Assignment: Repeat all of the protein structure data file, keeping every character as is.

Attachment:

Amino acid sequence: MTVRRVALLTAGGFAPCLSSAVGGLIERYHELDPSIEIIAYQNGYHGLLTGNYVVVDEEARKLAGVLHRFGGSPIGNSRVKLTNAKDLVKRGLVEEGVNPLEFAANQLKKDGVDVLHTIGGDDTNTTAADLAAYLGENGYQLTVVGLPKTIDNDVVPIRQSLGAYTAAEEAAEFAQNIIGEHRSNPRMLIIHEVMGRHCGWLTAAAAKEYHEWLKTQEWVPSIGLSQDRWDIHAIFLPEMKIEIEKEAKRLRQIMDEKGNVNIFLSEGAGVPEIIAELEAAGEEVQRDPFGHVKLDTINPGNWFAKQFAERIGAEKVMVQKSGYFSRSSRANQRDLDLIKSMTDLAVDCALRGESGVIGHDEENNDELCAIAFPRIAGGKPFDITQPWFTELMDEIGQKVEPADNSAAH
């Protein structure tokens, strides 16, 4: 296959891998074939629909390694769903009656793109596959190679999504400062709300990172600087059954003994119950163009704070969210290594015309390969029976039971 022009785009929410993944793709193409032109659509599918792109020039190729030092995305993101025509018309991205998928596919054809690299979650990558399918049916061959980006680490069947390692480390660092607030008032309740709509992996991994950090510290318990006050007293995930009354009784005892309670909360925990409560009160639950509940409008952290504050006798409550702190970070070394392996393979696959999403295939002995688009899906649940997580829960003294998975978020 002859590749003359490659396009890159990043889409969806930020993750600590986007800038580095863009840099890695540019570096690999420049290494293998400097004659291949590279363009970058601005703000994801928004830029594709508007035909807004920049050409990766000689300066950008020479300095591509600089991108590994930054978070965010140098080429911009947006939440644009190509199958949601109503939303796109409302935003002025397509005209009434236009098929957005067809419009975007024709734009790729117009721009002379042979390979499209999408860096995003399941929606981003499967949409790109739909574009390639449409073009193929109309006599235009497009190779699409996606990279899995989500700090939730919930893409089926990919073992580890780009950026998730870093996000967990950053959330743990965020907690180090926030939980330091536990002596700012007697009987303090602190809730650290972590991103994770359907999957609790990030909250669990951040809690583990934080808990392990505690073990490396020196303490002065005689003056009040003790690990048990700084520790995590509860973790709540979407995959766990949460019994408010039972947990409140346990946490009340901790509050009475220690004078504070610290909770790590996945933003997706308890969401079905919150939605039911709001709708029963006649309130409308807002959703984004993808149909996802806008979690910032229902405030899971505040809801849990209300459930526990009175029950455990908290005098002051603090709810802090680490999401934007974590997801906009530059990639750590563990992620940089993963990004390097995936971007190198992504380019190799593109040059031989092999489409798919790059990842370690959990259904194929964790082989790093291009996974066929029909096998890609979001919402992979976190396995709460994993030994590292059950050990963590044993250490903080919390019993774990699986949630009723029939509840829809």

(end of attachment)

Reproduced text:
Amino acid sequence: MTVRRVALLTAGGFAPCLSSAVGGLIERYHELDPSIEIIAYQNGYHGLLTGNYVVVDEEARKLAGVLHRFGGSPIGNSRVKLTNAKDLVKRGLVEEGVNPLEFAANQLKKDGVDVLHTIGGDDTNTTAADLAAYLGENGYQLTVVGLPKTIDNDVVPIRQSLGAYTAAEEAAEFAQNIIGEHRSNPRMLIIHEVMGRHCGWLTAAAAKEYHEWLKTQEWVPSIGLSQDRWDIHAIFLPEMKIEIEKEAKRLRQIMDEKGNVNIFLSEGAGVPEIIAELEAAGEEVQRDPFGHVKLDTINPGNWFAKQFAERIGAEKVMVQKSGYFSRSSRANQRDLDLIKSMTDLAVDCALRGESGVIGHDEENNDELCAIAFPRIAGGKPFDITQPWFTELMDEIGQKVEPADNSAAH
């Protein structure tokens, strides 16, 4: 296959891998074939629909390694769903009656793109596959190679999504400062709300990172600087059954003994119950163009704070969210290594015309390969029976039971 022009785009929410993944793709193409032109659509599918792109020039190729030092995305993101025509018309991205998928596919054809690299979650990558399918049916061959980006680490069947390692480390660092607030008032309740709509992996991994950090510290318990006050007293995930009354009784005892309670909360925990409560009160639950509940409008952290504050006798409550702190970070070394392996393979696959999403295939002995688009899906649940997580829960003294998975978020 002859590749003359490659396009890159990043889409969806930020993750600590986007800038580095863009840099890695540019570096690999420049290494293998400097004659291949590279363009970058601005703000994801928004830029594709508007035909807004920049050409990766000689300066950008020479300095591509600089991108590994930054978070965010140098080429911009947006939440644009190509199958949601109503939303796109409302935003002025397509005209009434236009098929957005067809419009975007024709734009790729117009721009002379042979390979499209999408860096995003399941929606981003499967949409790109739909574009390639449409073009193929109309006599235009497009190779699409996606990279899995989500700090939730919930893409089926990919073992580890780009950026998730870093996000967990950053959330743990965020907690180090926030939980330091536990002596700012007697009987303090602190809730650290972590991103994770359907999957609790990030909250669990951040809690583990934080808990392990505690073990490396020196303490002065005689003056009040003790690990048990700084520790995590509860973790709540979407995959766990949460019994408010039972947990409140346990946490009340901790509050009475220690004078504070610290909770790590996945933003997706308890969401079905919150939605039911709001709708029963006649309130409308807002959703984004993808149909996802806008979690910032229902405030899971505040809801849990209300459930526990009175029950455990908290005098002051603090709810802090680490999401934007974590997801906009530059990639750590563990992620940089993963990004390097995936971007190198992504380019190799593109040059031989092999489409798919790059990842370690959990259904194929964790082989790093291009996974066929029909096998890609979001919402992979976190396995709460994993030994590292059950050990963590044993250490903080919390019993774990699986949630009723029939509840829809």